Verona. Teatro Ristori. Amici della Musica, 104th Concert Series 2013-2014.
Il Quartetto D’Archi della Scala
Violini Francesco Manara, Duccio Beluffi
Viola Simonide Braconi
Violoncello Massimo Polidori
Giacomo Puccini: “Crisantemi”, elegia per quartetto d’archi
Giuseppe Verdi: Quartet in E minor
Anton Webern:“Langsamer Satz”
Ludwig van Beethoven:“Great Fugue” op.133
Verona. 7th November, 2013.
The Veronese chamber music society, Amici della Musica, recently hosted a concert by the Quartetto d’archi della Scala in the third concert of their 104th season. The first half of the programme was devoted to a repertoire not heard frequently in string quartet concerts; the elegy, Crisantemi, by Puccini, and Verdi’s only string quartet. It was a fine coupling to collocate together, the works of two operatic composers who were venturing into a musical language which was uncommon to both of them. The quartet launched into Crisantemi with gusto, in a very straightforward rendition of this piece, dedicated to the memory of Amedeo of Savoy, Duke of Aosta. The themes, laden with pathos, are those of Puccini’s opera Manon Lescaut. Rather than linger over the elasticity of the ‘rubati’ or the interiority of the searing, heart-rendering harmonies, the group privileged a forward moving, passionate thrust, with the counter voices given their just relief. The Verdi String Quartet in E minor, written in 1873, during a period forced inactivity in Naples while waiting for a production of Aida, is a delightful work, which reveals melodic charm and technical skill in the instrumental writing. It has the four classical movements and is characterized by a formal unity and rigour mated to the hues of operatic taste. There are rather strong overtones of Amneris in the first movement, and the final fugue in the last movement anticipates Falstaff. From the beginning of the first movement, the writing is rich in Verdian operatic devices; the urgent, syncopated rhythms, and plucked accompaniments, the long solo instrumental line, imitating a vocal line, and cascading, descending, unison scales. The quartet presented it with vigour, although at times there appeared to be a lack of agreement on balance and phrasing, in particular with the second violin often overwhelming the first. In this first half of the programme, the four players gave the impression of playing independently, with little apparent contact between them.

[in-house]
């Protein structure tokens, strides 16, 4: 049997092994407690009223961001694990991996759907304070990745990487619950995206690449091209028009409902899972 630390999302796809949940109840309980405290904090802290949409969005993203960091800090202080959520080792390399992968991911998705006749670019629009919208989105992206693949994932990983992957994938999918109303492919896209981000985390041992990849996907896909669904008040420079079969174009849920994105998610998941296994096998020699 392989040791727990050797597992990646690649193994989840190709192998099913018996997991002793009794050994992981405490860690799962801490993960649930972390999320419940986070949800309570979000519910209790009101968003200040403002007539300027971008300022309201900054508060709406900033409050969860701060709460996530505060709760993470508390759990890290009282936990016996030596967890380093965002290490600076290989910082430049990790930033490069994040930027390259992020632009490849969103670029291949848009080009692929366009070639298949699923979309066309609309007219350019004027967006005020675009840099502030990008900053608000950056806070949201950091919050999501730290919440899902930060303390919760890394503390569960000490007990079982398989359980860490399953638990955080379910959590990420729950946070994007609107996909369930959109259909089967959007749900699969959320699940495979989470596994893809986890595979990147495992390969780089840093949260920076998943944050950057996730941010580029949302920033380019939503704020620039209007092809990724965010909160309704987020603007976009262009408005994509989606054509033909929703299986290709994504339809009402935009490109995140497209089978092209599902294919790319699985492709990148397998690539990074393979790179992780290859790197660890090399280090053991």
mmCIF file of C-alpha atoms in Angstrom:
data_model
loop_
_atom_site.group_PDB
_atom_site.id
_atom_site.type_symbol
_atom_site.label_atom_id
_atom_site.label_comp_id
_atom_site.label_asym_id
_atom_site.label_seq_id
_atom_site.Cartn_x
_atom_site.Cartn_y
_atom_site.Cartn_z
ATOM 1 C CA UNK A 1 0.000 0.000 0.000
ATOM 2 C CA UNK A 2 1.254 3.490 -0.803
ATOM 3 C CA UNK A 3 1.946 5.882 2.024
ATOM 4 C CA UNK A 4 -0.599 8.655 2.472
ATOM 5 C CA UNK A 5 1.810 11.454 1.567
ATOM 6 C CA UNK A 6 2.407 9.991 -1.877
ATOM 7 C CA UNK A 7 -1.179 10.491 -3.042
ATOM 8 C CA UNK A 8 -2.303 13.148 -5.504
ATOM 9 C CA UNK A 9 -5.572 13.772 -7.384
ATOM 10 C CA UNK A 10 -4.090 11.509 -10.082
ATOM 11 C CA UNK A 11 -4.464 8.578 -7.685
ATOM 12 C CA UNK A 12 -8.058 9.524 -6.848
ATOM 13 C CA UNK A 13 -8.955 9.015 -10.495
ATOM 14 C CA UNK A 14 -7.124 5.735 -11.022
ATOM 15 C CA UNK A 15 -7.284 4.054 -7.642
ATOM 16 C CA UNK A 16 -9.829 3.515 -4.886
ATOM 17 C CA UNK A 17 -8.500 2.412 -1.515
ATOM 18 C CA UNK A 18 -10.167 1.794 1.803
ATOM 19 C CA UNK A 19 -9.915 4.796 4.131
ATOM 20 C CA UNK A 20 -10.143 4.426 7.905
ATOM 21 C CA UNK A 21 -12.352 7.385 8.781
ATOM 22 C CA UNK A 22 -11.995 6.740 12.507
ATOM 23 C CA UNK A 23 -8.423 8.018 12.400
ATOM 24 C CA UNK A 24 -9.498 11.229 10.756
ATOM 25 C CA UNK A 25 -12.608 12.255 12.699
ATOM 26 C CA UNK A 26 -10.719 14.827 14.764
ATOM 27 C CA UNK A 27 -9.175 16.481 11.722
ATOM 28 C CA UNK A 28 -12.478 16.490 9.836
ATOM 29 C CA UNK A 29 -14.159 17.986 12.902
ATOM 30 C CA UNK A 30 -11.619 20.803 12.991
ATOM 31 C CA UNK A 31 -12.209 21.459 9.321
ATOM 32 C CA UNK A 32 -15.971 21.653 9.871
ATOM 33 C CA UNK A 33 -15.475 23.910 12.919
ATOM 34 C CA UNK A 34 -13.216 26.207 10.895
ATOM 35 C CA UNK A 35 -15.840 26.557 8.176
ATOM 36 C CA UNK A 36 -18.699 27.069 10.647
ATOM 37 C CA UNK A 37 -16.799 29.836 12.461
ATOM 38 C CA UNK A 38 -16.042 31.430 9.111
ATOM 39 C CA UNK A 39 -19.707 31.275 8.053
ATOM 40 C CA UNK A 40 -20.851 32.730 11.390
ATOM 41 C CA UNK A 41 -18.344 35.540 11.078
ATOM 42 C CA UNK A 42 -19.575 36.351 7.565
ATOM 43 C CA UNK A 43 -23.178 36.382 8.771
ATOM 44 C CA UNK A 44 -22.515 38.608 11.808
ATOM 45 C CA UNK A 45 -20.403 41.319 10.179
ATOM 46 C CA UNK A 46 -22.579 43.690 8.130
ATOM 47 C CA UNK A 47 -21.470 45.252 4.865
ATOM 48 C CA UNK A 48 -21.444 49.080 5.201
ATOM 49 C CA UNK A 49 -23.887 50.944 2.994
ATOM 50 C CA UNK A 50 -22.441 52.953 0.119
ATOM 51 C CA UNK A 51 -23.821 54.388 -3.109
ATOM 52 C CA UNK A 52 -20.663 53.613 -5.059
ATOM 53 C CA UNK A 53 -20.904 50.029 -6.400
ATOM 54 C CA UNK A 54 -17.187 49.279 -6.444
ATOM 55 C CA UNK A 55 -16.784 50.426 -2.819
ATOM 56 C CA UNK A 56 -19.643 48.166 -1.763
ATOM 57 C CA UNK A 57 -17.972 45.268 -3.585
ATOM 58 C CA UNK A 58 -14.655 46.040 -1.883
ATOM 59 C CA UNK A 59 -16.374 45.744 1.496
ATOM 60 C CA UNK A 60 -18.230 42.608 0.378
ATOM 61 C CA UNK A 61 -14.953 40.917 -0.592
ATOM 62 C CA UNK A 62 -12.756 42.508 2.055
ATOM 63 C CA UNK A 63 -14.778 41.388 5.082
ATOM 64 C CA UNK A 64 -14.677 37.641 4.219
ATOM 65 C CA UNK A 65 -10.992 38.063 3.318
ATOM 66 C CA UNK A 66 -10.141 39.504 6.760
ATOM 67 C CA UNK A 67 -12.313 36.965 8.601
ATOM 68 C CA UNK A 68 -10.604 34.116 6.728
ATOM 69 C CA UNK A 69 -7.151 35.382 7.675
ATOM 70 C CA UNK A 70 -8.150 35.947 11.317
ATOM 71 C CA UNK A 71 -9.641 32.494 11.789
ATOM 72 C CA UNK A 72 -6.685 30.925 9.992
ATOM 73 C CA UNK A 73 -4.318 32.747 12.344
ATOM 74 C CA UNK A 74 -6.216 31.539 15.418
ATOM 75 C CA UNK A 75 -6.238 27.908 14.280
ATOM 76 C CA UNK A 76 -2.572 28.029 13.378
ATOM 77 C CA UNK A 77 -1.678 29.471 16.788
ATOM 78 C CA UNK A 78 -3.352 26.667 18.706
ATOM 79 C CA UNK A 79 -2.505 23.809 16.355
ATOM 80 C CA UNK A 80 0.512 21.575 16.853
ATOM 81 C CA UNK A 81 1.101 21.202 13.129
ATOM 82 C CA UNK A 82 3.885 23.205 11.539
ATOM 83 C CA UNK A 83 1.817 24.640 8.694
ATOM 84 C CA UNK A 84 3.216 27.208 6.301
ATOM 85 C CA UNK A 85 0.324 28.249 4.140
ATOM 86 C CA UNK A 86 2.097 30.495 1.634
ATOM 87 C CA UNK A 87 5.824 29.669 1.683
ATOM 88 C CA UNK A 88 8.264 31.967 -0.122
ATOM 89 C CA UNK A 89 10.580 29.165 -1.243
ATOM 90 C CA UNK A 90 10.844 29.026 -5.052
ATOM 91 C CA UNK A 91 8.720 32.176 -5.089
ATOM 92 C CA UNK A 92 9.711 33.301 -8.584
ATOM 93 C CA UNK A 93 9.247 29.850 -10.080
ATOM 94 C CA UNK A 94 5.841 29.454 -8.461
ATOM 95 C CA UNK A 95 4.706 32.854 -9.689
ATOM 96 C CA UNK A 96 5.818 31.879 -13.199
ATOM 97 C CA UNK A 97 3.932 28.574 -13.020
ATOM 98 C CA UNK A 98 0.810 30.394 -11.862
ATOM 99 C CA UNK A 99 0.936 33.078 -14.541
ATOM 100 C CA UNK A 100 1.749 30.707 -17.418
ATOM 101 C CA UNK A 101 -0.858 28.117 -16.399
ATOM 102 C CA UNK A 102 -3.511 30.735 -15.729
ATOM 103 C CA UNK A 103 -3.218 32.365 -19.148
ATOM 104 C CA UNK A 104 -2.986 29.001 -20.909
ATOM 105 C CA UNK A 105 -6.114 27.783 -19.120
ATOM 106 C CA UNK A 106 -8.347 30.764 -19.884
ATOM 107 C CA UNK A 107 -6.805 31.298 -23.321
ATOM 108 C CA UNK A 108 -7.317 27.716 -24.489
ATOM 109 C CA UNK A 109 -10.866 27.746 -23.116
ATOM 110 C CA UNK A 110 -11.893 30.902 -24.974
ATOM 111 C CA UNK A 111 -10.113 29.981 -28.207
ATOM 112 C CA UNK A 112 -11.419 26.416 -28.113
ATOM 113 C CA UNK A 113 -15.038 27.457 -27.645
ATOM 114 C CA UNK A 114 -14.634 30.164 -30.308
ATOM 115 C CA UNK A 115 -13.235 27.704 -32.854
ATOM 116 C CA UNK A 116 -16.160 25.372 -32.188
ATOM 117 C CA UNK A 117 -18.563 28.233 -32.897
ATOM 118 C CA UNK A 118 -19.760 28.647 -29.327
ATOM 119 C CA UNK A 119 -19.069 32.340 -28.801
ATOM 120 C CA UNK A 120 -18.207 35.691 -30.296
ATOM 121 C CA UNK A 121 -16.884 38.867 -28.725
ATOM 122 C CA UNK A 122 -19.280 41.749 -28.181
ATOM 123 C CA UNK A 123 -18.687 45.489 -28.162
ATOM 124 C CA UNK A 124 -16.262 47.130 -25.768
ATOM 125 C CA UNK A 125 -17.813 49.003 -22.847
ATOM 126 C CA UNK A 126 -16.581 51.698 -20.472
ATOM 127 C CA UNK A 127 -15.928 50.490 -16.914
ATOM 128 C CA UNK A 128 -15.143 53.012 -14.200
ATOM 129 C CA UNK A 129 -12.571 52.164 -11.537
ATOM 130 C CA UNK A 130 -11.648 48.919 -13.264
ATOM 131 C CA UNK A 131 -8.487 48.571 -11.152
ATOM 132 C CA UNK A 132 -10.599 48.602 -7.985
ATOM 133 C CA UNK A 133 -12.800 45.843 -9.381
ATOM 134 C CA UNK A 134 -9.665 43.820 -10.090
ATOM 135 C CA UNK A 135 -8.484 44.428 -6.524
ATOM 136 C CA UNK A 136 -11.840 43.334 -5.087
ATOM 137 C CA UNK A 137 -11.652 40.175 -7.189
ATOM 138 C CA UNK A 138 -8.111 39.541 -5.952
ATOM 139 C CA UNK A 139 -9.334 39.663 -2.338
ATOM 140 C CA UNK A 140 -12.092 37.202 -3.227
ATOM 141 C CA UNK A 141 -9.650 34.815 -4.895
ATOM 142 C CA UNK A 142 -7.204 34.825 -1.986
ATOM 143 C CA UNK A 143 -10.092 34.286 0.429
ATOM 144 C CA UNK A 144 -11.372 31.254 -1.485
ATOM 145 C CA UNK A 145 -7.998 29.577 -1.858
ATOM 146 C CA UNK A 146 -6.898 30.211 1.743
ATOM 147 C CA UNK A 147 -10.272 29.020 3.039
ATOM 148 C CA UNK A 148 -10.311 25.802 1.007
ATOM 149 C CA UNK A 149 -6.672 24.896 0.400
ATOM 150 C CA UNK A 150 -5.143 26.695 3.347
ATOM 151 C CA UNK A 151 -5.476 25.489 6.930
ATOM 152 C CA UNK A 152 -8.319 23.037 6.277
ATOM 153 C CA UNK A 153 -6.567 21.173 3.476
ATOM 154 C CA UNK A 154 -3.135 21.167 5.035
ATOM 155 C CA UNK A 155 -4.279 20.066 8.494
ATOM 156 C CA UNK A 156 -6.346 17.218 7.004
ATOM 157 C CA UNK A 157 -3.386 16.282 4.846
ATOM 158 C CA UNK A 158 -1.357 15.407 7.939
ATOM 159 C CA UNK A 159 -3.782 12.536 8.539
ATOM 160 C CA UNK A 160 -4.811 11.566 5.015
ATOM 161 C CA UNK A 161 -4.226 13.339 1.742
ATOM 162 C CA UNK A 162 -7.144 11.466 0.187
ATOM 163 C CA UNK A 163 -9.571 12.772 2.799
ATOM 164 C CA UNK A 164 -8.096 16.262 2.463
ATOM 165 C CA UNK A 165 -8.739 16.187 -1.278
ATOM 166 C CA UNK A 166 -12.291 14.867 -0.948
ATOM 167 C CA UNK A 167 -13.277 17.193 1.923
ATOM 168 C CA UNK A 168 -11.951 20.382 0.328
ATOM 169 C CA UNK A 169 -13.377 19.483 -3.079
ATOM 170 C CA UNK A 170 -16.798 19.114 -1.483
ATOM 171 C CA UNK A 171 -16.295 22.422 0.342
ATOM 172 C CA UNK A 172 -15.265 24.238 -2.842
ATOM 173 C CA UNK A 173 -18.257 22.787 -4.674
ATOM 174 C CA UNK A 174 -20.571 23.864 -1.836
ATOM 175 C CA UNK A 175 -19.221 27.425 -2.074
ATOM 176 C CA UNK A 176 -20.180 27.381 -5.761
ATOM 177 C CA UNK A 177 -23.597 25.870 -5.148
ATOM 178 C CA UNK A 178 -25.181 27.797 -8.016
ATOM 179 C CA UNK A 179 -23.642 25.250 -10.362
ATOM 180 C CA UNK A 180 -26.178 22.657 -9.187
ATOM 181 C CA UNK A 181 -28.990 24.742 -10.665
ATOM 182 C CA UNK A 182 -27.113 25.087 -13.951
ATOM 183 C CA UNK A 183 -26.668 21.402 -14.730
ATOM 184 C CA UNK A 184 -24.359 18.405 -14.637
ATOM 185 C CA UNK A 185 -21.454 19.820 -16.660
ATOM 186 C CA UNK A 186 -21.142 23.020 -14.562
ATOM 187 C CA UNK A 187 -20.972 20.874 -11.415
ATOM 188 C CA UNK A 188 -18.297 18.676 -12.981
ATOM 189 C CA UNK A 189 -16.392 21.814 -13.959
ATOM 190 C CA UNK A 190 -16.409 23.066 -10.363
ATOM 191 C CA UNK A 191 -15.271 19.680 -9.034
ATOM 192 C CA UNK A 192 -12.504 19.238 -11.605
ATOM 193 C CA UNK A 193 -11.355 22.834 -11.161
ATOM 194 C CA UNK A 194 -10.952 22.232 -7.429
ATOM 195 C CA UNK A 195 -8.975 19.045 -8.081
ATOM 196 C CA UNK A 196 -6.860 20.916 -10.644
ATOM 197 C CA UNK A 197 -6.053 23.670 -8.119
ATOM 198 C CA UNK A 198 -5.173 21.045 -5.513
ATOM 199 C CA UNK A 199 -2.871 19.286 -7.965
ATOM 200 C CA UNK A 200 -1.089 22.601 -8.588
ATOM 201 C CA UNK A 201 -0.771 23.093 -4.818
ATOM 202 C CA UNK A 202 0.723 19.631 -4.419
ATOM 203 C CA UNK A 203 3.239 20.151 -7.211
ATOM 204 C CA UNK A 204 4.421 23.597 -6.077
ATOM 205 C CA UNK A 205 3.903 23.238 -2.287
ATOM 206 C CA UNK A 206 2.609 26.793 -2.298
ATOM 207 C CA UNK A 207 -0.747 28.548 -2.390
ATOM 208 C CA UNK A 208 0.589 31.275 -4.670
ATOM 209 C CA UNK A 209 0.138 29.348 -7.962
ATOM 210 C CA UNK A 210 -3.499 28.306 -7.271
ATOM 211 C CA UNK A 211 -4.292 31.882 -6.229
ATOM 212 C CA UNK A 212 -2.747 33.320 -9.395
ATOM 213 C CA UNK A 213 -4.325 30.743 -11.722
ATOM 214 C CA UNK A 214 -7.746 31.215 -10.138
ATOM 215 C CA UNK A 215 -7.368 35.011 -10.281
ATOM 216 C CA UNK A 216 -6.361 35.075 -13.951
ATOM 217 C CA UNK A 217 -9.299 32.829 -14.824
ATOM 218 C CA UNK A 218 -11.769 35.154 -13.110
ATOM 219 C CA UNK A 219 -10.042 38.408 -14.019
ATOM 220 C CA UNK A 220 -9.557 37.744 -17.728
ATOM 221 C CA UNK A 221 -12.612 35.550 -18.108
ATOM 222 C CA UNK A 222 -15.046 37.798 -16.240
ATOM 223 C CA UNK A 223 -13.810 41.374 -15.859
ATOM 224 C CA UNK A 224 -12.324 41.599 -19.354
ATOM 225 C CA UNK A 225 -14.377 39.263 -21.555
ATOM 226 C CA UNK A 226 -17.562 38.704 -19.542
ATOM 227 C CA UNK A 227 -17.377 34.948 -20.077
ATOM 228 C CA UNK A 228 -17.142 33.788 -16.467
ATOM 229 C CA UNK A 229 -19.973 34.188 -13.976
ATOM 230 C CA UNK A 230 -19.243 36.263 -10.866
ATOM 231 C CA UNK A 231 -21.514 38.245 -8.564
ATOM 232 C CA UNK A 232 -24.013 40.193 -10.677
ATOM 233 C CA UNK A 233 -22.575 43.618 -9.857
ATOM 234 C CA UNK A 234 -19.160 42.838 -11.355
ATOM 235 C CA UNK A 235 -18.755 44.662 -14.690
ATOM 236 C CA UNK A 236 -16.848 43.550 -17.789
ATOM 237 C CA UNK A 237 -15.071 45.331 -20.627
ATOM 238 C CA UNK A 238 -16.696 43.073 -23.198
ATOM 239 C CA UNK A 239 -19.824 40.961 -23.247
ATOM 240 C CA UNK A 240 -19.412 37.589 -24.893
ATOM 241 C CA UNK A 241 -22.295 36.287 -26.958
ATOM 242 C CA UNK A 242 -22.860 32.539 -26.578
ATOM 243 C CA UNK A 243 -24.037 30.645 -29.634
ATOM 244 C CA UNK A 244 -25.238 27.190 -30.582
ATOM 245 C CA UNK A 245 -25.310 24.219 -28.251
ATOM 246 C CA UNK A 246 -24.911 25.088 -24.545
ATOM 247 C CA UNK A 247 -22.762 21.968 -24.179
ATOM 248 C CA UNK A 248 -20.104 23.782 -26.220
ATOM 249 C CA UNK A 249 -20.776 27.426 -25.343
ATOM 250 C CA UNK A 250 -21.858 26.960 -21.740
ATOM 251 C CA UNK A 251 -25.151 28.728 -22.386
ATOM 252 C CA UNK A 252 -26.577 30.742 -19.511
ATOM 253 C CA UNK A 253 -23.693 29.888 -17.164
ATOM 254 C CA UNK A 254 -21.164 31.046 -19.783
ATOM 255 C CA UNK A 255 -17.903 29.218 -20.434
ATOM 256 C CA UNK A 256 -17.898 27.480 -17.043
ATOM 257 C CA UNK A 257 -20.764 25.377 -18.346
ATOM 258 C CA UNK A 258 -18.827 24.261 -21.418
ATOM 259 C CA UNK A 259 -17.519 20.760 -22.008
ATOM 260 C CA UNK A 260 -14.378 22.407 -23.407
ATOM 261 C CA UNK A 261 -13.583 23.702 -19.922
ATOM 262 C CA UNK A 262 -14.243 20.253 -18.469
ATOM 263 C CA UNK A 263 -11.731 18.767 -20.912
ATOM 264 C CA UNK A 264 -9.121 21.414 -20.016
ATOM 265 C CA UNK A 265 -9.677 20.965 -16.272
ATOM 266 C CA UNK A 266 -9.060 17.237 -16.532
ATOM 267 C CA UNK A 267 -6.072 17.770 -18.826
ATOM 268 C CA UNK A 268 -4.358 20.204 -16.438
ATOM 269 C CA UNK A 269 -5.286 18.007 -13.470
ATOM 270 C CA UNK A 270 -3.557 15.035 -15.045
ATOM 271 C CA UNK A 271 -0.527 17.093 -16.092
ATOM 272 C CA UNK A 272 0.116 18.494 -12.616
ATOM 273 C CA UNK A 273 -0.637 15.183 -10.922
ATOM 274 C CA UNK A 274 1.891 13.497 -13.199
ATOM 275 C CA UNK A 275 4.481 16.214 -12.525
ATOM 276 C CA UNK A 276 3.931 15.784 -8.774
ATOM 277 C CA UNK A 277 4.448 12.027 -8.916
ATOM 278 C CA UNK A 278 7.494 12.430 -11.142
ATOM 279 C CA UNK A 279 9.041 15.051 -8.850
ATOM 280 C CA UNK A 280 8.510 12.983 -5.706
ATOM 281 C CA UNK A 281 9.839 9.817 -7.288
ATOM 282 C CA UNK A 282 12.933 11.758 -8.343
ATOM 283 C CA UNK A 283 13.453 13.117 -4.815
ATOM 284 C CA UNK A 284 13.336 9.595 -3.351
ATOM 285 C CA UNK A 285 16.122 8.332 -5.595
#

This changed in the second half of the concert, where the interplay between the quartet members in Webern’s luscious, post-romantic, Langsamer Satz, exhalted the long taut chromatic lines, the counter melodies emerging from the dense musical weave, the sudden drops to pianissimo, the rolling waves of sound and the overall complexities of the rich and expressive score. The perfect prelude to the administration of the tension of the sonorities of which the mighty Great Fugue 0p.133 by Beethoven is formed. However in the more energetic sections the articulation,was not always decipherable. The quartet was applauded enthusiastically by the audience and after repeated curtain calls, conceded two encores which were briefly and charmingly presented by the cellist. The first, Contrapunctus 1, from J.S. Bach’s The Art of the Fugue, was movingly played with great simplicity. The second, a transcription for quartet of the aria Caro Nome, from Rigoletto, as an ulterior tribute to Verdi in his bicenntenial year, was performed with grace and levity, and an innate sensibility to this repertoire which betrayed their appurtenance as principal players of the La Scala orchestra. Photo Brenzoni